Nigeria: Experts Worried About Interference of Armed Forces in Nigerian Civic Space

(file photo).

Experts say the proliferation of military operations across Nigeria has reduced the prestige of the armed forces

Nigeria must reduce the interference of the military in situations that should be handled by other security agencies, military officers and civil society actors have advised.

The military is currently carrying out operations in 34 states out of the 36 states.

This development formed a part of the discussion at the State and Civil Society Actors Conference on the Intersection of National Security and the Civic Space in Nigeria held in Abuja on Thursday.

The event, attended by top military officers and civil society organisations, was hosted by Whiteink Institute for Strategy Education and Research (WISER) in collaboration with the Nigerian Army Resource Centre (NARC).

PREMIUM TIMES monitored the event as it was live streamed on the virtual space.

While presenting his paper, Jibrin Ibrahim, a professor and senior fellow at the Centre for Democracy and Development (CDD), said Nigeria had to rebuild its armed forces.

"The armed forces must be rebuilt. As the State recovers, our traditional and religious institutions as well as civil society have a huge role in playing their part in the war against on-going insurgencies.

"Given the huge security challenges facing the country, it is important that Nigeria as a nation devises effective strategies that will stem the insurgency and create conditions for the protection of human rights and the deepening of democracy.

"The armed forces have a significant role to play in this regard. Nigerians are particularly concerned about the rules of engagement for military operations within the civilian population. There are military operations in virtually all states of the country. This means that the normal process of police being in charge of internal security issues no longer operates," Mr Ibrahim said.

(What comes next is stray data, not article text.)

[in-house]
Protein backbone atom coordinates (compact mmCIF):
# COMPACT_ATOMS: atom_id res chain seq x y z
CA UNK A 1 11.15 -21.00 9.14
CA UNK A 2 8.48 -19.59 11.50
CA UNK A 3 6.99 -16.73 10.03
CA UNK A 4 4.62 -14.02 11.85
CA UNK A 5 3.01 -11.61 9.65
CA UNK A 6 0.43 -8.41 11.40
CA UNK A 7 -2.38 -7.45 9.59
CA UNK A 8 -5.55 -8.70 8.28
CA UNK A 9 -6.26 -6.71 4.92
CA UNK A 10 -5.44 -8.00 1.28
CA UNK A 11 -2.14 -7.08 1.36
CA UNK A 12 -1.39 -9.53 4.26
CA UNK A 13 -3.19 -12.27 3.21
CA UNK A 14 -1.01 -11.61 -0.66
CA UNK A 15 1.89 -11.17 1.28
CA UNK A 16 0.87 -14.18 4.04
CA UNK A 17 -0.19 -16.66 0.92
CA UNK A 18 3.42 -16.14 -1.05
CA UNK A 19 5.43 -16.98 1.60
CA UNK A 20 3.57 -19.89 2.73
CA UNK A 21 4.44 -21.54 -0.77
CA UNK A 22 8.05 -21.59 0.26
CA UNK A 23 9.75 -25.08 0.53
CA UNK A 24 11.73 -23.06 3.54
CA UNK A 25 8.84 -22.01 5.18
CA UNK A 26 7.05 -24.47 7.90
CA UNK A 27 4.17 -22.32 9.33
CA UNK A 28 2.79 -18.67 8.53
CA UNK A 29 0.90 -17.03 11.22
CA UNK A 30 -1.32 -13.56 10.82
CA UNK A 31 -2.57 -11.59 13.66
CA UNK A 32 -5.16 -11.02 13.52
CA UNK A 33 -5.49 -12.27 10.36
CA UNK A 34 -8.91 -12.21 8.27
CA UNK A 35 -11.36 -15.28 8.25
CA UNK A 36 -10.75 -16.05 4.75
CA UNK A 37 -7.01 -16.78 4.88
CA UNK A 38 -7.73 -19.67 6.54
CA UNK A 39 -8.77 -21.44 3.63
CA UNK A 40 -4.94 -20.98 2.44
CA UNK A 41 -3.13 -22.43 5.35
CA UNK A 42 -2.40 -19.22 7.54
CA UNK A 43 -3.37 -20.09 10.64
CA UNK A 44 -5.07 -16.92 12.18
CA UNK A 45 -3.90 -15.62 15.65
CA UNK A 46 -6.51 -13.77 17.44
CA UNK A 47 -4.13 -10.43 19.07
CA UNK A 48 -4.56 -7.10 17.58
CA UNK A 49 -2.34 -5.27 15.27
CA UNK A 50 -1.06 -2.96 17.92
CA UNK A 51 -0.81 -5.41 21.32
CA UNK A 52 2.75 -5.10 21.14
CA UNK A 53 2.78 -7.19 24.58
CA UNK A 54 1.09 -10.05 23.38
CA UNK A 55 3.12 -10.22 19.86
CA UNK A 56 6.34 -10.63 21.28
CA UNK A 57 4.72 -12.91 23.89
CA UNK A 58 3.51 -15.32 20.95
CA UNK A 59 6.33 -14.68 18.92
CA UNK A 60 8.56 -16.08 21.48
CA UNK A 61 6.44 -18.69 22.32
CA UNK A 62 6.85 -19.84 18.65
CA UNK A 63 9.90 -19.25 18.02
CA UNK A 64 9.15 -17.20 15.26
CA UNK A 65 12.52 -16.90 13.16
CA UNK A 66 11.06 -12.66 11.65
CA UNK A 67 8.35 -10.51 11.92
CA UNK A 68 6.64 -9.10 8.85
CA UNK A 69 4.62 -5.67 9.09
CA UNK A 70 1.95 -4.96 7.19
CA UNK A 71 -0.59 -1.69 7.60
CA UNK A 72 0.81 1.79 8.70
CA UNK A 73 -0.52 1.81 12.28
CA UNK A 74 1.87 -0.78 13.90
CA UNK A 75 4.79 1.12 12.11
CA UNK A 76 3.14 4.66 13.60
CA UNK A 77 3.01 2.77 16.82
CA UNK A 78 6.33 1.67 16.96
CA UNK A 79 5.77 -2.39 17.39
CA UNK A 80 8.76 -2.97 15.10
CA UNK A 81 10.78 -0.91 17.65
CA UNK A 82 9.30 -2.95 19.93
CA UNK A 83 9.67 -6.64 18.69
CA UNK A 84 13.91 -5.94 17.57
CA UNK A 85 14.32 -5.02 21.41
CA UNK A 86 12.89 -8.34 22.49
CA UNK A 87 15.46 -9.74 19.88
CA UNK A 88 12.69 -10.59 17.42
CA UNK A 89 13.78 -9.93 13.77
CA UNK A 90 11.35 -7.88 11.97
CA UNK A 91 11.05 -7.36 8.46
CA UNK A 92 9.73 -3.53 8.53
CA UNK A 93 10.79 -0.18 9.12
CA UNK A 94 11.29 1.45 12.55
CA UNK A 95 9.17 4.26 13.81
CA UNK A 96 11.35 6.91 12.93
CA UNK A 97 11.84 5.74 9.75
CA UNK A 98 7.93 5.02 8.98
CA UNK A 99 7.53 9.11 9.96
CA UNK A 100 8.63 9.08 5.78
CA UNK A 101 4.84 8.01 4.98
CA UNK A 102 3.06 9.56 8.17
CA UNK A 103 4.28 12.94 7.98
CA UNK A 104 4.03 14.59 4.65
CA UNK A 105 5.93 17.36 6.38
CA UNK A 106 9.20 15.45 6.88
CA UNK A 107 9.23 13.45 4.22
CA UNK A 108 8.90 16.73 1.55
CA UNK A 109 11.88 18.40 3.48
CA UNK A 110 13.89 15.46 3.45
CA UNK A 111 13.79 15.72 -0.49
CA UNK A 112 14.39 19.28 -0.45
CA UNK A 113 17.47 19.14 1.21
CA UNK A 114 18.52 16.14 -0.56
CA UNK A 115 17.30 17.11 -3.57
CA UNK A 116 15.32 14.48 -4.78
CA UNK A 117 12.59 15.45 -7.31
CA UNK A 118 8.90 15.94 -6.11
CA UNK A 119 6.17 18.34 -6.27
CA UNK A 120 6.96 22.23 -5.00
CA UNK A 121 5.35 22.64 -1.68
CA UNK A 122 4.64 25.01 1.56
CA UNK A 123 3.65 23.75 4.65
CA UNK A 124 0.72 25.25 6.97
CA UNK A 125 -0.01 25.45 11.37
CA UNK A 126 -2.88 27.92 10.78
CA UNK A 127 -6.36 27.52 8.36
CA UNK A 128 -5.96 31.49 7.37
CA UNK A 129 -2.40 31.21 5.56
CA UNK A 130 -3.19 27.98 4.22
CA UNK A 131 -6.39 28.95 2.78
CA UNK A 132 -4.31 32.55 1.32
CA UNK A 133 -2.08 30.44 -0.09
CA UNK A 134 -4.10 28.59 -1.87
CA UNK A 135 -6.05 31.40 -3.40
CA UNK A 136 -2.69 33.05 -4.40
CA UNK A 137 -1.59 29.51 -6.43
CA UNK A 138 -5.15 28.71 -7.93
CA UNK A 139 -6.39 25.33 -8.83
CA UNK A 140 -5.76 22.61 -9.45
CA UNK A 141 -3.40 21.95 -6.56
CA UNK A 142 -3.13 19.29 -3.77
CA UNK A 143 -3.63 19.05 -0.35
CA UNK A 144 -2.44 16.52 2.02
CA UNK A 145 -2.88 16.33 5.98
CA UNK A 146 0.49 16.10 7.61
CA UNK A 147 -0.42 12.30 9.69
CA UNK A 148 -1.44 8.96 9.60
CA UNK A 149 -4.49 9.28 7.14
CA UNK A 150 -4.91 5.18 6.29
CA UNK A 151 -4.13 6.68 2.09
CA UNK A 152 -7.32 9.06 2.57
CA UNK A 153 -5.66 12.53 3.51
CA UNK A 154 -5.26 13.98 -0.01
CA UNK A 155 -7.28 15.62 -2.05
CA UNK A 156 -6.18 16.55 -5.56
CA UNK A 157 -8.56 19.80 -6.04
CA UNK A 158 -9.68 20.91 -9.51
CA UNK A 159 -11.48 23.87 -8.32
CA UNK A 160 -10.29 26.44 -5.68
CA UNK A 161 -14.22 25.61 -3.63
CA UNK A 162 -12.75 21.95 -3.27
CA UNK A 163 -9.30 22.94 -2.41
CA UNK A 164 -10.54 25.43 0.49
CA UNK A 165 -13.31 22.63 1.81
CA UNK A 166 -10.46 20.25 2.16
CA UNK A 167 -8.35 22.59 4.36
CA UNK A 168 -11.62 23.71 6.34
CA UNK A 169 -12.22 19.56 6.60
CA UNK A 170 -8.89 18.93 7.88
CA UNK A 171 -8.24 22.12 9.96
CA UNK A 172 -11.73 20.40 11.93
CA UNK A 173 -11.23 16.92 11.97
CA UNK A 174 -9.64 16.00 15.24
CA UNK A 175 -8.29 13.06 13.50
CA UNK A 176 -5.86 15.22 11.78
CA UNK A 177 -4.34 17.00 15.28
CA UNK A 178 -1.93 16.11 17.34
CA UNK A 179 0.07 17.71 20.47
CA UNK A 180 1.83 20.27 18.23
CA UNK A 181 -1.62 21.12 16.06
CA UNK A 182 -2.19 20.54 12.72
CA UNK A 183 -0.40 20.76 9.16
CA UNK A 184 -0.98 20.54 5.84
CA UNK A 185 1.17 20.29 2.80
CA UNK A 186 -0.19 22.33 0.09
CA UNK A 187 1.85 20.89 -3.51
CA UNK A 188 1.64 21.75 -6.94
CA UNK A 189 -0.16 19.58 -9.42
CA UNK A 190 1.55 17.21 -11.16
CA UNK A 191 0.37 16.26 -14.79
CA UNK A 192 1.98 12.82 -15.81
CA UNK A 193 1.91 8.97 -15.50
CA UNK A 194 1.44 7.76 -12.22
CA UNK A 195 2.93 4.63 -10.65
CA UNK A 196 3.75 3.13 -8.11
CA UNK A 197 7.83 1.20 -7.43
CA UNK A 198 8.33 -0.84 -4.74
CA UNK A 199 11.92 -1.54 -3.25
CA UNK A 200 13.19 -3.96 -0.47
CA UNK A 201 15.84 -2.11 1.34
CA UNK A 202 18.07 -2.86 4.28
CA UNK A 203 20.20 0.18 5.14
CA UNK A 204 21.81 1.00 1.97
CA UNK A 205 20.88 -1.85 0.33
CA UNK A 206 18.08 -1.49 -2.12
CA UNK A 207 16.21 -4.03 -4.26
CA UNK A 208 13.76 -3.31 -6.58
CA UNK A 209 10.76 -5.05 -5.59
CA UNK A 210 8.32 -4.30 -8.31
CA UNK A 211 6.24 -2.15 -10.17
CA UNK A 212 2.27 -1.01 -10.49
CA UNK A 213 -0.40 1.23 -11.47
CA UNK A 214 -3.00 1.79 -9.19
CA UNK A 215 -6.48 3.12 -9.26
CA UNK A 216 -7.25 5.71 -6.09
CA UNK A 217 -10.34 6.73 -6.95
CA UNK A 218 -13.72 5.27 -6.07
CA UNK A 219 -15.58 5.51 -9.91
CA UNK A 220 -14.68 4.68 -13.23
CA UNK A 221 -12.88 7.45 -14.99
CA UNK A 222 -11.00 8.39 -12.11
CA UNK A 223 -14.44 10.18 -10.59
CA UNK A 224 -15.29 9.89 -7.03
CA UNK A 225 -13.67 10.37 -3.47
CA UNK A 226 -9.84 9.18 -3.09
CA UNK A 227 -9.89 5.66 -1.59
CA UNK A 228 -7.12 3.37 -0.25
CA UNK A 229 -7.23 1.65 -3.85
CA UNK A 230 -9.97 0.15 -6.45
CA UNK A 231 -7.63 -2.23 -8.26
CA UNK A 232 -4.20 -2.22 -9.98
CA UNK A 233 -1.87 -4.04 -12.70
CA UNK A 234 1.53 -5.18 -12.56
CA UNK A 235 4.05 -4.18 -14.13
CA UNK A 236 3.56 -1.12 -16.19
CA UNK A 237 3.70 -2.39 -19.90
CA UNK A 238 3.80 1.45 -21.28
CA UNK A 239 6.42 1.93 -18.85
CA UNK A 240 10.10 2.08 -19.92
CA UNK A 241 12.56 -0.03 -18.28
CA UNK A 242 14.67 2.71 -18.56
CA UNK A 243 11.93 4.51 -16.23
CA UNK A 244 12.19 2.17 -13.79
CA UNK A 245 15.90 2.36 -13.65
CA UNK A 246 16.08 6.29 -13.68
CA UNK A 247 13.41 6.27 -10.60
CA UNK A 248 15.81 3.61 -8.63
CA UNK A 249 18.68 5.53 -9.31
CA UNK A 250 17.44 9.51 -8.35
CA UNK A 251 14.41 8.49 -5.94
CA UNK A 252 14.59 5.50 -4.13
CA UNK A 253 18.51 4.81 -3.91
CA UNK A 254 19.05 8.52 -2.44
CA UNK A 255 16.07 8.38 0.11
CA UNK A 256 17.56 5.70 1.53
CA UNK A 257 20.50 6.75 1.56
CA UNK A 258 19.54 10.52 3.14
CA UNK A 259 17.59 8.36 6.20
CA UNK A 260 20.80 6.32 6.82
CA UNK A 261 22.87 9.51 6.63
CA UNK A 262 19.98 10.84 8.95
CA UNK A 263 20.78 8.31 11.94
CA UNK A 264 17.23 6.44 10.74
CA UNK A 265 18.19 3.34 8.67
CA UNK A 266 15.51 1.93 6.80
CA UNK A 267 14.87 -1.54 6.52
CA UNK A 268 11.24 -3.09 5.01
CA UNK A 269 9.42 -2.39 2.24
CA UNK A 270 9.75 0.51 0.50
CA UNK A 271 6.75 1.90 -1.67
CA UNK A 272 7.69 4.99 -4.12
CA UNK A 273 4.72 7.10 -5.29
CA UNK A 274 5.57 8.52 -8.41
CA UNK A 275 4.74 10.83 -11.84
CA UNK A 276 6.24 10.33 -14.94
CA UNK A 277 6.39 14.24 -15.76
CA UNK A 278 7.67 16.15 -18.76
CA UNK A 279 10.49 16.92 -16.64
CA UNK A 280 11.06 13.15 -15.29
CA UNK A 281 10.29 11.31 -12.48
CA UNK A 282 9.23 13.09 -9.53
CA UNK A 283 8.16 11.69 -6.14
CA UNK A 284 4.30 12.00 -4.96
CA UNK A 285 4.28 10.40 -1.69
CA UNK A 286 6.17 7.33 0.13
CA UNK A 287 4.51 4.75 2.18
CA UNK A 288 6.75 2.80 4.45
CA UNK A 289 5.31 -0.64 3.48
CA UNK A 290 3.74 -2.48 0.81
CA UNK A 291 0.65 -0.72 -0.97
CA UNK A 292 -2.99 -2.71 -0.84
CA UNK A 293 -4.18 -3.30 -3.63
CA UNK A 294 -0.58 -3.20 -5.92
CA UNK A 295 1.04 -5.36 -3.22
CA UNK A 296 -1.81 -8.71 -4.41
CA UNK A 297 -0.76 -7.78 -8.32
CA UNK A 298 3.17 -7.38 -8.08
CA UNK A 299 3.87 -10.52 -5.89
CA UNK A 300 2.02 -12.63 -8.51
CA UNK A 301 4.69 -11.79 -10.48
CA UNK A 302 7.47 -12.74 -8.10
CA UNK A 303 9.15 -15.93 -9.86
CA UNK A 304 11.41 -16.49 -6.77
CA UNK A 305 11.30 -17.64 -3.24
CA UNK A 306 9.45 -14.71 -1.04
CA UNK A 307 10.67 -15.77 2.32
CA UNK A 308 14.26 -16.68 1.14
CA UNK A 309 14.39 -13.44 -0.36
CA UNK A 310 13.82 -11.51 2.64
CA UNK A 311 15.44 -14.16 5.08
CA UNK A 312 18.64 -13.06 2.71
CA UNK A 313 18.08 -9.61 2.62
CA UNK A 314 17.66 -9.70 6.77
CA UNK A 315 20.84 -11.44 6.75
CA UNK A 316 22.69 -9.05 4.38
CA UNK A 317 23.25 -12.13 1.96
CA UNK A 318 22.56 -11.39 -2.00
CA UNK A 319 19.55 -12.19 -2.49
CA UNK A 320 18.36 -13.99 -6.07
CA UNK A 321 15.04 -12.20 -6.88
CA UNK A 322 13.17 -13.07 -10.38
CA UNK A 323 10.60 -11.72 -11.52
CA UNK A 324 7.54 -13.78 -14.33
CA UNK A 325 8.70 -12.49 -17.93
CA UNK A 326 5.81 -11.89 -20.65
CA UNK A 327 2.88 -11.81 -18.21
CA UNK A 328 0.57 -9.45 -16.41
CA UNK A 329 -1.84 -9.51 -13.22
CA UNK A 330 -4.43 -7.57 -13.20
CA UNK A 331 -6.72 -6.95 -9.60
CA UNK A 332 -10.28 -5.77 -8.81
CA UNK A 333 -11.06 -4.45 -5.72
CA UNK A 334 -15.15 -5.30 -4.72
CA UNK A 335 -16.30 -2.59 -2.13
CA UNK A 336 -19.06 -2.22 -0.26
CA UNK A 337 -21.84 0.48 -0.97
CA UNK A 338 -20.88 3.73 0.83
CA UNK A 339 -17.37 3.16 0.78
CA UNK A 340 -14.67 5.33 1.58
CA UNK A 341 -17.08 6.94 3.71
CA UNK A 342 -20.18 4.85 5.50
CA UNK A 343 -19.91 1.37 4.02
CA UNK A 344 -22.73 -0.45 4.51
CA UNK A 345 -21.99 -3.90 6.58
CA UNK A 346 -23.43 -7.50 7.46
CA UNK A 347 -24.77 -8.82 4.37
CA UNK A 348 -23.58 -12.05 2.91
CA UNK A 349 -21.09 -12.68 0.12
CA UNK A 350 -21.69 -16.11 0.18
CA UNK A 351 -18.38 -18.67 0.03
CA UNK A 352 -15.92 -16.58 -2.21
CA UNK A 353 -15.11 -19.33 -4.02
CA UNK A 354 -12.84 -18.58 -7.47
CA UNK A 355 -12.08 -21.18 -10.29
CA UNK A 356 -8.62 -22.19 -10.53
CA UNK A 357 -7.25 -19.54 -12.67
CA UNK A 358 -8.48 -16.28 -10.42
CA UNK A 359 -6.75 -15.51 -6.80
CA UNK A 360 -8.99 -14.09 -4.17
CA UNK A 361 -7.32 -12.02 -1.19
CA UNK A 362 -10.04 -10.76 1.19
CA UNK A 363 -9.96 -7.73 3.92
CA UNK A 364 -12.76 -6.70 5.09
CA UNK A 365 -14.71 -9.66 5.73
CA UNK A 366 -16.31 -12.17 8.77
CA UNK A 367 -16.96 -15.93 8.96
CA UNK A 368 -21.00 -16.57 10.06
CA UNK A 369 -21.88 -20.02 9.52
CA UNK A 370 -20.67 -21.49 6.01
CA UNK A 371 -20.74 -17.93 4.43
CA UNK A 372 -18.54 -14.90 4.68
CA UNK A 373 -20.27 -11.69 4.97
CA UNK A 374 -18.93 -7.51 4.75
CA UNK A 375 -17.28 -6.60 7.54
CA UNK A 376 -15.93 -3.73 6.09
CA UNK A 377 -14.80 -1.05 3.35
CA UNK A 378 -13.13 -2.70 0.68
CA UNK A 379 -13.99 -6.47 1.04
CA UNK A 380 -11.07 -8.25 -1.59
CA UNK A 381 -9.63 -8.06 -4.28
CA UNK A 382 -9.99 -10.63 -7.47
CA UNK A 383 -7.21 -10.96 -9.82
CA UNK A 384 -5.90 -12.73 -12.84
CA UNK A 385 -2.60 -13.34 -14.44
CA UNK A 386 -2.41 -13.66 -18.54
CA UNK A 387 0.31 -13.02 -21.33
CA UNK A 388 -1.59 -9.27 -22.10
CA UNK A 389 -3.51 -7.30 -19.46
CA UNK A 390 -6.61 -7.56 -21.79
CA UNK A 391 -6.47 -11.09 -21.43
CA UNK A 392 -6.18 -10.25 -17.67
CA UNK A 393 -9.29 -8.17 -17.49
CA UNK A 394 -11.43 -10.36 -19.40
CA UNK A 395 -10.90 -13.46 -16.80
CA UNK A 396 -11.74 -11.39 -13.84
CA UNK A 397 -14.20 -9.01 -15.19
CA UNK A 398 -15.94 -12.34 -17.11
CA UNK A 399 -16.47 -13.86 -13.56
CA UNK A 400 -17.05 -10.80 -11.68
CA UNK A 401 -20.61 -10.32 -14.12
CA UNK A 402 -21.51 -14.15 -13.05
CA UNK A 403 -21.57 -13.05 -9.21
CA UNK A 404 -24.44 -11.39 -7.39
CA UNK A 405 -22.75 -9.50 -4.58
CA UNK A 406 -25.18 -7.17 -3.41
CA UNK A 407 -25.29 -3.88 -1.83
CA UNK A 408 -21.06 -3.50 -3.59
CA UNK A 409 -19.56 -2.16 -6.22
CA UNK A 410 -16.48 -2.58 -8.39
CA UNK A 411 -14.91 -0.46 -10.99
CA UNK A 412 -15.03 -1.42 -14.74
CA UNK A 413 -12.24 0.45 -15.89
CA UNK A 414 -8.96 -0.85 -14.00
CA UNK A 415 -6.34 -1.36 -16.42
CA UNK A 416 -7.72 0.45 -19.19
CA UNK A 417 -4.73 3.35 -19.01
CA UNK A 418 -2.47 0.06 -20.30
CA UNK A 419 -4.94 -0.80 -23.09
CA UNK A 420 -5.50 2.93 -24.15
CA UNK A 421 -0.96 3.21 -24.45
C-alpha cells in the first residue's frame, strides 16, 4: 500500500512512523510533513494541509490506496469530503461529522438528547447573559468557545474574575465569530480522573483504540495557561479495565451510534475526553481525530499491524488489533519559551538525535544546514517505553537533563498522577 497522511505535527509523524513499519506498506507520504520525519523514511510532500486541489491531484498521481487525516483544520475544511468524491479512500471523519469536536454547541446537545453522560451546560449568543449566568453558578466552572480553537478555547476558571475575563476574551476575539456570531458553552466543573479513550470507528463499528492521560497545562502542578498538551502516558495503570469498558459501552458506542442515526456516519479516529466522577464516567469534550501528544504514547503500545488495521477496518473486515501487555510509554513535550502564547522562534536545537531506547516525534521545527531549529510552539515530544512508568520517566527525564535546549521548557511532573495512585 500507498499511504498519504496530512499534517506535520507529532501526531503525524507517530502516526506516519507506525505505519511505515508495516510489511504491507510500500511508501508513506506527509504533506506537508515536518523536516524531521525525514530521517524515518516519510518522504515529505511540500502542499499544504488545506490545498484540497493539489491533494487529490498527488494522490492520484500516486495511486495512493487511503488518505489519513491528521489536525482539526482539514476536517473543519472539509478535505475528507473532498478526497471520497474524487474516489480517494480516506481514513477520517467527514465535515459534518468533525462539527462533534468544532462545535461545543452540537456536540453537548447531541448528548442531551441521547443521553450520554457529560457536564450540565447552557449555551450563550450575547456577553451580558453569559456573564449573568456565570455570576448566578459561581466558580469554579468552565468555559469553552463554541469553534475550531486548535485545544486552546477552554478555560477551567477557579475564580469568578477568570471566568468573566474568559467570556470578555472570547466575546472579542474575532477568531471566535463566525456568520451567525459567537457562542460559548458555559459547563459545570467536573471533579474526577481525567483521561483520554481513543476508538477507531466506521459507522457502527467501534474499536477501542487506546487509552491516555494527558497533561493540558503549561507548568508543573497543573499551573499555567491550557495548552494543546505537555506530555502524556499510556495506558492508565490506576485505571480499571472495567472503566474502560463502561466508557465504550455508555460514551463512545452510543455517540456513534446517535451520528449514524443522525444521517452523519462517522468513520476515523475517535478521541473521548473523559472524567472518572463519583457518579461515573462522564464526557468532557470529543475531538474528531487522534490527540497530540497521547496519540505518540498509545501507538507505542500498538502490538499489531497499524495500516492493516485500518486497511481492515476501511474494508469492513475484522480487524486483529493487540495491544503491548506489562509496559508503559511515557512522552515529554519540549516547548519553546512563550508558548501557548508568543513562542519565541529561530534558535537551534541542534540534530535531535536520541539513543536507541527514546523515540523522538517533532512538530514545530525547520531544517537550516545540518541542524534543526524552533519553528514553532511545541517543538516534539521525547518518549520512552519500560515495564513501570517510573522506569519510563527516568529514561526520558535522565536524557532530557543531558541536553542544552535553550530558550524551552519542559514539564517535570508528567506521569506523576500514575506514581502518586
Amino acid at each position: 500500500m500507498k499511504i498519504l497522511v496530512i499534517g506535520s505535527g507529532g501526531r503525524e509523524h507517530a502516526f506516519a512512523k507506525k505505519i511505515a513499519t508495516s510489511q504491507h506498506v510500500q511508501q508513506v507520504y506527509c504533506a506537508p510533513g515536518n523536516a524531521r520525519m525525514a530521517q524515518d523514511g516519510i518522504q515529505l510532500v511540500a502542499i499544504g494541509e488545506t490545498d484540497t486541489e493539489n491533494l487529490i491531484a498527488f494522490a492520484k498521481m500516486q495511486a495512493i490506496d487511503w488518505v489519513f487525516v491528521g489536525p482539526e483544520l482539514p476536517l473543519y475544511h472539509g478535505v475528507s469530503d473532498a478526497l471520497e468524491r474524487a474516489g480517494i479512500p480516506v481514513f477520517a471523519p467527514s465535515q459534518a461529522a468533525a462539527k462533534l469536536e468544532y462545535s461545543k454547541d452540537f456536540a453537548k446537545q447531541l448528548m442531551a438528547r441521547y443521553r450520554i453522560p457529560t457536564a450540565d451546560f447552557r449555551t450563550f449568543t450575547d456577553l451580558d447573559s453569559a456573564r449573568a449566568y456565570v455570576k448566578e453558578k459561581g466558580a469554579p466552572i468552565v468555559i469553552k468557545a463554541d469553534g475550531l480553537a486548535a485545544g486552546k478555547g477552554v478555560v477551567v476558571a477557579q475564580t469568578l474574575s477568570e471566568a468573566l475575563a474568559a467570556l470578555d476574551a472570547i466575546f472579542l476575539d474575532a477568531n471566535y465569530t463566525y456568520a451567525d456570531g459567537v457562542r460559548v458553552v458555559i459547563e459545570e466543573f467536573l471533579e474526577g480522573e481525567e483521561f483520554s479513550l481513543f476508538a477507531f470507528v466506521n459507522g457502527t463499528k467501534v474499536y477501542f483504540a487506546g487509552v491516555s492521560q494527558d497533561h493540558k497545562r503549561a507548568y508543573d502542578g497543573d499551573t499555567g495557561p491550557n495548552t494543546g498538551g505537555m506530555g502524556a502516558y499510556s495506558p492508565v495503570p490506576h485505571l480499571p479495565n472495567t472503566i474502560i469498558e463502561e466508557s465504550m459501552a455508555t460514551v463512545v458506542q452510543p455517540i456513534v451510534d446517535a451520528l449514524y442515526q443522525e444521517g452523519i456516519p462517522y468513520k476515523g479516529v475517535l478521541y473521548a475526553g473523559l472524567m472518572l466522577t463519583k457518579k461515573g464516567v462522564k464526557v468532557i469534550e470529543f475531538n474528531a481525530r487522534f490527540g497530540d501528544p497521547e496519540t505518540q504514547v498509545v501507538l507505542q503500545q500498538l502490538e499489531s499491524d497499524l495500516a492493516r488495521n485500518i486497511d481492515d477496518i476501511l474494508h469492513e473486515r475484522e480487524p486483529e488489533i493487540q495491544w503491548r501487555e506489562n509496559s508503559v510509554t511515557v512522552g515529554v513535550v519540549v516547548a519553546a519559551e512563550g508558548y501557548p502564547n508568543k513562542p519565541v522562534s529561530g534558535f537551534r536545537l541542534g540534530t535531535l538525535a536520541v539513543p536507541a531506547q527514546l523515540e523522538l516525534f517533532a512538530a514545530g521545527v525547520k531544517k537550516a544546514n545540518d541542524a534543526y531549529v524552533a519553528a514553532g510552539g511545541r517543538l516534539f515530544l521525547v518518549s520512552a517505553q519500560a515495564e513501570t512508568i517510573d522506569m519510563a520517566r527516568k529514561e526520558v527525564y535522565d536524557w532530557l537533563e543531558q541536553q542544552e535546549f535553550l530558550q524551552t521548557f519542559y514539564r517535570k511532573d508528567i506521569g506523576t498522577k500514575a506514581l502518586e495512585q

But according to the scholar, the military is not traditionally trained to engage in this arena, arguing that "their rules of engagement might not be suitable for the new role thrust upon them.

"It is important in this context to publish, debate and revise the rules of engagement to ensure that they are in conformity with human rights principles. Finally, we cannot give up on the police. We must expand the police, train them and build their capacity for effective law enforcement," Mr Ibrahim said.

Another panelist, Godwin Omelo, a Nigerian Army major-general, decried the proliferation of military operations across the country, saying it has reduced the prestige of the force.

"Too much familiarity breeds contempt overtime. Very soon, the military will be doing the work of the police. If the military loses that aura, there will be a problem.

"I don't support military operations in 34 states out of the 36 states," he said.

He further advised that other law enforcement agencies be strengthened to discharge their responsibility.

Also speaking at the event, the President of the Association of Nigerian Authors (ANA), Ahmed Maiwada, blamed foreigners for Nigeria's failing security.

"One of the reasons why we have many people who are not citizens of this country participating in this conflict. There is no patriotism whatsoever."

He advised the country to revisit the ECOWAS treaties that encourage free movement at the borders with other African countries.

Other participants also canvassed a regulation of the civic space and religious leaders.

"I feel the civil societies must take modalities to regulate the civic space. When the civil society is not regulated, there is this threat to national security.

It is the responsibility of the civil societies to look inwards. Non- state actors are taking up the civic space," one of the participants suggested.

Commenting on the shrinking civic space, Saleh Bala, a brigadier-general and President of WISER, said the phenomenon, although intercontinental, is "spiraling into anarchy" in Nigeria.

"I cannot shake off the urge to add my little piece to the burgeoning debate over the 'shrinking of the civic space', which is not only a problem with democratizing nations, but very much both the advanced democracies, as well. Across Europe, professional footballers and football clubs commenced a social media boycott, because of the acrid and toxic throw ups which the platforms offer in the name of liberty and freedom of expression. Here at home, the situation is spiraling into anarchy," he said in his address.

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